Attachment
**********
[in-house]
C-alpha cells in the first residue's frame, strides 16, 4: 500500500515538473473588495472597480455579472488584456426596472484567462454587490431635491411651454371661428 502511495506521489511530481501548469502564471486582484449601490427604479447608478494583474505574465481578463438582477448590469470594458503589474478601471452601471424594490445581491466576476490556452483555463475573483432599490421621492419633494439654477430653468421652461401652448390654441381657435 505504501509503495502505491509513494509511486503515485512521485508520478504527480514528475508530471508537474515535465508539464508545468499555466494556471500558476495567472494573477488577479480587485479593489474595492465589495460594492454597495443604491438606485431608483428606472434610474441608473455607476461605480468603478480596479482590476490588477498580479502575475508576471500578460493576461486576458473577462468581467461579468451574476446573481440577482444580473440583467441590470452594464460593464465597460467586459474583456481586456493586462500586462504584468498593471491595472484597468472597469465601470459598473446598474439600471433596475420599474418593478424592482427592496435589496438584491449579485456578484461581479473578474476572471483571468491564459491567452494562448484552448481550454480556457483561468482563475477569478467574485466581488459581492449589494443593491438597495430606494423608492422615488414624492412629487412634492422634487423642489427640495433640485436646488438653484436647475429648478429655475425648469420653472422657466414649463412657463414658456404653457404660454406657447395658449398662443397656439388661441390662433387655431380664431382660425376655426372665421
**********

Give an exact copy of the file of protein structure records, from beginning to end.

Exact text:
[in-house]
C-alpha cells in the first residue's frame, strides 16, 4: 500500500515538473473588495472597480455579472488584456426596472484567462454587490431635491411651454371661428 502511495506521489511530481501548469502564471486582484449601490427604479447608478494583474505574465481578463438582477448590469470594458503589474478601471452601471424594490445581491466576476490556452483555463475573483432599490421621492419633494439654477430653468421652461401652448390654441381657435 505504501509503495502505491509513494509511486503515485512521485508520478504527480514528475508530471508537474515535465508539464508545468499555466494556471500558476495567472494573477488577479480587485479593489474595492465589495460594492454597495443604491438606485431608483428606472434610474441608473455607476461605480468603478480596479482590476490588477498580479502575475508576471500578460493576461486576458473577462468581467461579468451574476446573481440577482444580473440583467441590470452594464460593464465597460467586459474583456481586456493586462500586462504584468498593471491595472484597468472597469465601470459598473446598474439600471433596475420599474418593478424592482427592496435589496438584491449579485456578484461581479473578474476572471483571468491564459491567452494562448484552448481550454480556457483561468482563475477569478467574485466581488459581492449589494443593491438597495430606494423608492422615488414624492412629487412634492422634487423642489427640495433640485436646488438653484436647475429648478429655475425648469420653472422657466414649463412657463414658456404653457404660454406657447395658449398662443397656439388661441390662433387655431380664431382660425376655426372665421